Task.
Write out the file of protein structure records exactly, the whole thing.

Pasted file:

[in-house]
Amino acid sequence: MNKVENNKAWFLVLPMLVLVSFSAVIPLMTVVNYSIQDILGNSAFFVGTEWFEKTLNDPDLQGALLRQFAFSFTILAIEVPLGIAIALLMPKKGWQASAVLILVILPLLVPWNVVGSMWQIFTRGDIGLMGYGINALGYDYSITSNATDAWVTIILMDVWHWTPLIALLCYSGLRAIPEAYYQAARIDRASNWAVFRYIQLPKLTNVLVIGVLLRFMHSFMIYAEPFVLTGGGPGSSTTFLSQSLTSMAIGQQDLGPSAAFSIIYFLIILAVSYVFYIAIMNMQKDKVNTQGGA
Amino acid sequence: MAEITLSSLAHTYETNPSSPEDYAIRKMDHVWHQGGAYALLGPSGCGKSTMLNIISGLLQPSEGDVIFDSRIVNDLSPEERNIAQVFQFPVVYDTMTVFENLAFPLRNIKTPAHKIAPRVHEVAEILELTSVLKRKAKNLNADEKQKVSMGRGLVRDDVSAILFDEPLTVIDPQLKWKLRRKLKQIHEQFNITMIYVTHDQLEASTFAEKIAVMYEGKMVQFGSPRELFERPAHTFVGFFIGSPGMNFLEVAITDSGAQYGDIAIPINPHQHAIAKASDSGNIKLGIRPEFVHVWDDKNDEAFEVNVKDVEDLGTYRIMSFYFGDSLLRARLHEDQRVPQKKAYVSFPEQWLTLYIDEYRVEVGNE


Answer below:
[in-house]
Amino acid sequence: MNKVENNKAWFLVLPMLVLVSFSAVIPLMTVVNYSIQDILGNSAFFVGTEWFEKTLNDPDLQGALLRQFAFSFTILAIEVPLGIAIALLMPKKGWQASAVLILVILPLLVPWNVVGSMWQIFTRGDIGLMGYGINALGYDYSITSNATDAWVTIILMDVWHWTPLIALLCYSGLRAIPEAYYQAARIDRASNWAVFRYIQLPKLTNVLVIGVLLRFMHSFMIYAEPFVLTGGGPGSSTTFLSQSLTSMAIGQQDLGPSAAFSIIYFLIILAVSYVFYIAIMNMQKDKVNTQGGA
Amino acid sequence: MAEITLSSLAHTYETNPSSPEDYAIRKMDHVWHQGGAYALLGPSGCGKSTMLNIISGLLQPSEGDVIFDSRIVNDLSPEERNIAQVFQFPVVYDTMTVFENLAFPLRNIKTPAHKIAPRVHEVAEILELTSVLKRKAKNLNADEKQKVSMGRGLVRDDVSAILFDEPLTVIDPQLKWKLRRKLKQIHEQFNITMIYVTHDQLEASTFAEKIAVMYEGKMVQFGSPRELFERPAHTFVGFFIGSPGMNFLEVAITDSGAQYGDIAIPINPHQHAIAKASDSGNIKLGIRPEFVHVWDDKNDEAFEVNVKDVEDLGTYRIMSFYFGDSLLRARLHEDQRVPQKKAYVSFPEQWLTLYIDEYRVEVGNE